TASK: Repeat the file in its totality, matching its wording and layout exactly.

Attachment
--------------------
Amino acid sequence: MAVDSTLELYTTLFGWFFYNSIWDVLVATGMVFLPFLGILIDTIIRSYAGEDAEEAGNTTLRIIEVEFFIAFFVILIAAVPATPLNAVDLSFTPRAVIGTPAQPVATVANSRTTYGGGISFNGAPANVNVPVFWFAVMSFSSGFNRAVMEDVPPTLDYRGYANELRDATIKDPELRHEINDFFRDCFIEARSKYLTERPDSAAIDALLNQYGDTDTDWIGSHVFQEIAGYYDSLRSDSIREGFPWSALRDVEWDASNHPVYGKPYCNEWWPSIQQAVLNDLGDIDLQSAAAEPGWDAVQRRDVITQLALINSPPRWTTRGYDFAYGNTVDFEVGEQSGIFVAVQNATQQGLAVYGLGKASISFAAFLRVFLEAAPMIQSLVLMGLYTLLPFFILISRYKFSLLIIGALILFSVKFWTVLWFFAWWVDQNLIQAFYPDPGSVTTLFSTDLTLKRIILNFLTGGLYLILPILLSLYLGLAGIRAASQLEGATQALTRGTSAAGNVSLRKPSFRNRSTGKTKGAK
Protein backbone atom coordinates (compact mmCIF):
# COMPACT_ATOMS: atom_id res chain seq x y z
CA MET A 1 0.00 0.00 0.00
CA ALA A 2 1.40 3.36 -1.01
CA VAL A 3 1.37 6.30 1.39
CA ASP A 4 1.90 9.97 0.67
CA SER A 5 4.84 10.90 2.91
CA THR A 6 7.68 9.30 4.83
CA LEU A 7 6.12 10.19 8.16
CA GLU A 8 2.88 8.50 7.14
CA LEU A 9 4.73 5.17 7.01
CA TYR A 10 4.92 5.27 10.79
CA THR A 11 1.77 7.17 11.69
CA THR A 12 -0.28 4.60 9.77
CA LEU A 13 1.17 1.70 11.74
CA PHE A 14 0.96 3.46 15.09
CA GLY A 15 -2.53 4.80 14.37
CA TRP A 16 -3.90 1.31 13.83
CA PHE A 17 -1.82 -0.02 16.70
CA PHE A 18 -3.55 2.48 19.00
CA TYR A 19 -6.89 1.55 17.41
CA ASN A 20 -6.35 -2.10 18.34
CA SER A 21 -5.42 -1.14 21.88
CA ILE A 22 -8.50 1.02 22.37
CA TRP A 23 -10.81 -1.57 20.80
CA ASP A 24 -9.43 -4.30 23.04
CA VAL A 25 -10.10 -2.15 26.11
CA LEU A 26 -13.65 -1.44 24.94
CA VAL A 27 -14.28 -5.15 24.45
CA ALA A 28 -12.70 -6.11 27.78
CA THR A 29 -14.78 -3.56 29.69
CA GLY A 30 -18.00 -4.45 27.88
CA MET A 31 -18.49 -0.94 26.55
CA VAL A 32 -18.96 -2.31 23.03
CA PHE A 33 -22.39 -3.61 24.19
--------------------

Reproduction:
Amino acid sequence: MAVDSTLELYTTLFGWFFYNSIWDVLVATGMVFLPFLGILIDTIIRSYAGEDAEEAGNTTLRIIEVEFFIAFFVILIAAVPATPLNAVDLSFTPRAVIGTPAQPVATVANSRTTYGGGISFNGAPANVNVPVFWFAVMSFSSGFNRAVMEDVPPTLDYRGYANELRDATIKDPELRHEINDFFRDCFIEARSKYLTERPDSAAIDALLNQYGDTDTDWIGSHVFQEIAGYYDSLRSDSIREGFPWSALRDVEWDASNHPVYGKPYCNEWWPSIQQAVLNDLGDIDLQSAAAEPGWDAVQRRDVITQLALINSPPRWTTRGYDFAYGNTVDFEVGEQSGIFVAVQNATQQGLAVYGLGKASISFAAFLRVFLEAAPMIQSLVLMGLYTLLPFFILISRYKFSLLIIGALILFSVKFWTVLWFFAWWVDQNLIQAFYPDPGSVTTLFSTDLTLKRIILNFLTGGLYLILPILLSLYLGLAGIRAASQLEGATQALTRGTSAAGNVSLRKPSFRNRSTGKTKGAK
Protein backbone atom coordinates (compact mmCIF):
# COMPACT_ATOMS: atom_id res chain seq x y z
CA MET A 1 0.00 0.00 0.00
CA ALA A 2 1.40 3.36 -1.01
CA VAL A 3 1.37 6.30 1.39
CA ASP A 4 1.90 9.97 0.67
CA SER A 5 4.84 10.90 2.91
CA THR A 6 7.68 9.30 4.83
CA LEU A 7 6.12 10.19 8.16
CA GLU A 8 2.88 8.50 7.14
CA LEU A 9 4.73 5.17 7.01
CA TYR A 10 4.92 5.27 10.79
CA THR A 11 1.77 7.17 11.69
CA THR A 12 -0.28 4.60 9.77
CA LEU A 13 1.17 1.70 11.74
CA PHE A 14 0.96 3.46 15.09
CA GLY A 15 -2.53 4.80 14.37
CA TRP A 16 -3.90 1.31 13.83
CA PHE A 17 -1.82 -0.02 16.70
CA PHE A 18 -3.55 2.48 19.00
CA TYR A 19 -6.89 1.55 17.41
CA ASN A 20 -6.35 -2.10 18.34
CA SER A 21 -5.42 -1.14 21.88
CA ILE A 22 -8.50 1.02 22.37
CA TRP A 23 -10.81 -1.57 20.80
CA ASP A 24 -9.43 -4.30 23.04
CA VAL A 25 -10.10 -2.15 26.11
CA LEU A 26 -13.65 -1.44 24.94
CA VAL A 27 -14.28 -5.15 24.45
CA ALA A 28 -12.70 -6.11 27.78
CA THR A 29 -14.78 -3.56 29.69
CA GLY A 30 -18.00 -4.45 27.88
CA MET A 31 -18.49 -0.94 26.55
CA VAL A 32 -18.96 -2.31 23.03
CA PHE A 33 -22.39 -3.61 24.19